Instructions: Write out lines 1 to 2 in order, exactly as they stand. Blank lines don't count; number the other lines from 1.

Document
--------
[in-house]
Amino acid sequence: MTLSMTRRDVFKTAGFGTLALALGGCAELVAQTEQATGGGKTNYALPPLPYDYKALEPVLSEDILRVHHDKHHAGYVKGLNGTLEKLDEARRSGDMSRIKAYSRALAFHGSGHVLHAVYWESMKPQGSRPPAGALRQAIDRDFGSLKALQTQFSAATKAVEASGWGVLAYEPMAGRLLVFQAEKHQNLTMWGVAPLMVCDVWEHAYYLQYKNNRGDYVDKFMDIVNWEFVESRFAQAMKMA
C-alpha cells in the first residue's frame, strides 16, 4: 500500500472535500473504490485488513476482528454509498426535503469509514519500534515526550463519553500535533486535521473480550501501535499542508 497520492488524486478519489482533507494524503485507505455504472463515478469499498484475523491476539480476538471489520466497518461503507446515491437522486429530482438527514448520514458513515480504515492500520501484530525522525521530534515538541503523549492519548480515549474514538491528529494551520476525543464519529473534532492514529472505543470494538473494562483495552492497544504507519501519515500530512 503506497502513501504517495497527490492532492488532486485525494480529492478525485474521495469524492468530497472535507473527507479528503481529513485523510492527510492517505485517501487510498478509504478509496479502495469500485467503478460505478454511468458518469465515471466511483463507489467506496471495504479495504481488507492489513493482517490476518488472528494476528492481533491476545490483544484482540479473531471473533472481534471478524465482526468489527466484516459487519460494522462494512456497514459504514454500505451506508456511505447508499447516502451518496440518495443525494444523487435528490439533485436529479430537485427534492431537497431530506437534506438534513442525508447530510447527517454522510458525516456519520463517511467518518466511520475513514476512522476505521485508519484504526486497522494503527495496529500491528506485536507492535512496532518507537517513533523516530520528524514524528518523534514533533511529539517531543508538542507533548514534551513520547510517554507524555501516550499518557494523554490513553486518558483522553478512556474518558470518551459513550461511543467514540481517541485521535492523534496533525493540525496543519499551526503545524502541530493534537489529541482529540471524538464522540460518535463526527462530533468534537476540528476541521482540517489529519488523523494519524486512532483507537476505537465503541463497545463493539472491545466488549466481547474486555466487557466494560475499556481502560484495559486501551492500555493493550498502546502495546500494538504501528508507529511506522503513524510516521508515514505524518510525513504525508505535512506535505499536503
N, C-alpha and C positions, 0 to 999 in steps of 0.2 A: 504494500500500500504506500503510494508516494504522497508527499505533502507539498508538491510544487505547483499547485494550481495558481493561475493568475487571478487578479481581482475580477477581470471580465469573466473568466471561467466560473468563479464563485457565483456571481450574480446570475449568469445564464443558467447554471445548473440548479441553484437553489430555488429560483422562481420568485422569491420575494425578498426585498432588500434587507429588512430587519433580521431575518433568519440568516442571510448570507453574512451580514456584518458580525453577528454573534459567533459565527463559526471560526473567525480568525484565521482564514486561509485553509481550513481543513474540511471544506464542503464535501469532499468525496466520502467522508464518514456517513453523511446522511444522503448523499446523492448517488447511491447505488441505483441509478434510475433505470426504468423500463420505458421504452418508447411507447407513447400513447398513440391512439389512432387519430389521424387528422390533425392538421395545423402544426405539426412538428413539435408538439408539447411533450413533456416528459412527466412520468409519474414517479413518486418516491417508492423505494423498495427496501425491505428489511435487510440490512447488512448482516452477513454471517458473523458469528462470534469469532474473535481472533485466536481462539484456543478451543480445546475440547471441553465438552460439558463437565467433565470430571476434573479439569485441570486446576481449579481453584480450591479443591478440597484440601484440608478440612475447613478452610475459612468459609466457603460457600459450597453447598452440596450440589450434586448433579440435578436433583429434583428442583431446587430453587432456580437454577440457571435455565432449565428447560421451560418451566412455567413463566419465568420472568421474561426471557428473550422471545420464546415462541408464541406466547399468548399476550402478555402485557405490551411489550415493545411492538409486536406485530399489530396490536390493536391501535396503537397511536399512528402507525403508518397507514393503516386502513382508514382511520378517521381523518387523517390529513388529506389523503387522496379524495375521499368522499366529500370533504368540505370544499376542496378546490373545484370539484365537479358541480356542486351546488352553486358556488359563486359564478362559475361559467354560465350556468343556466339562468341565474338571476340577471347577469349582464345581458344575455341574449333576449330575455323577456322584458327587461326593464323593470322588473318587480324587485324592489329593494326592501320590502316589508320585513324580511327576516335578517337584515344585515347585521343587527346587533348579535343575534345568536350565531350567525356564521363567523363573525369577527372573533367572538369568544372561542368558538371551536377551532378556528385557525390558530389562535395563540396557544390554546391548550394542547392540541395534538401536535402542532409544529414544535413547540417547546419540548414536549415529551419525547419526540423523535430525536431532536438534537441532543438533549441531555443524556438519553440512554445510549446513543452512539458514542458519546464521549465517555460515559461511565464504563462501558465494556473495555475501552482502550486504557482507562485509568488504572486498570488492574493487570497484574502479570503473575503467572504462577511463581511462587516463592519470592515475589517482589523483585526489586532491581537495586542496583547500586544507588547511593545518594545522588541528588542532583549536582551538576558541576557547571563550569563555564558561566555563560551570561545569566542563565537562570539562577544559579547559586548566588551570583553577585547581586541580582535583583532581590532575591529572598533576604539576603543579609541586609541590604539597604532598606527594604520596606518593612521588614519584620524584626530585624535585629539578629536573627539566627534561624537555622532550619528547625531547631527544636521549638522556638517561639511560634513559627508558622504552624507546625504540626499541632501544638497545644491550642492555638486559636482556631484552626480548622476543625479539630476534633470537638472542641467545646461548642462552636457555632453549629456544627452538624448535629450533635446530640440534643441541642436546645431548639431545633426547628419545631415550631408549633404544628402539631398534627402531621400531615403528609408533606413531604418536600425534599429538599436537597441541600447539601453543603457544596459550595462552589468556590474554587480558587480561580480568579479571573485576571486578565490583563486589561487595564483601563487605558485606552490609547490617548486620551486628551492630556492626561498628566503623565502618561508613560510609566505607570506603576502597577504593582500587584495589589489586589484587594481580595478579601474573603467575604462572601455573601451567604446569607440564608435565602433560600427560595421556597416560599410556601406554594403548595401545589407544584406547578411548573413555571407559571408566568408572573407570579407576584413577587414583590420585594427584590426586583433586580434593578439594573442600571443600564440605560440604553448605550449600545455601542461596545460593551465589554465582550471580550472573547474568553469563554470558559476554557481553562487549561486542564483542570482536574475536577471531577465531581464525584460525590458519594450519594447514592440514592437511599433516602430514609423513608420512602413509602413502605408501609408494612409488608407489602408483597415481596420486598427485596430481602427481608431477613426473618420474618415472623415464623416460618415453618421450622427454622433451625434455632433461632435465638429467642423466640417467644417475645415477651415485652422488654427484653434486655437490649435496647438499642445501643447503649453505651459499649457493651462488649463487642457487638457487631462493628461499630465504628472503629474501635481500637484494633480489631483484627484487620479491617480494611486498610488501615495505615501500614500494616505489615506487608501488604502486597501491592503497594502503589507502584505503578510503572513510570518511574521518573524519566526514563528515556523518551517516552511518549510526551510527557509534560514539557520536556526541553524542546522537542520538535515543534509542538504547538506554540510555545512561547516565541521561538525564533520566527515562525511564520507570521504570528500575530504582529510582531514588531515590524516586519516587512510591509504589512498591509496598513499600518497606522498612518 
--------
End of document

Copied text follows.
[in-house]
Amino acid sequence: MTLSMTRRDVFKTAGFGTLALALGGCAELVAQTEQATGGGKTNYALPPLPYDYKALEPVLSEDILRVHHDKHHAGYVKGLNGTLEKLDEARRSGDMSRIKAYSRALAFHGSGHVLHAVYWESMKPQGSRPPAGALRQAIDRDFGSLKALQTQFSAATKAVEASGWGVLAYEPMAGRLLVFQAEKHQNLTMWGVAPLMVCDVWEHAYYLQYKNNRGDYVDKFMDIVNWEFVESRFAQAMKMA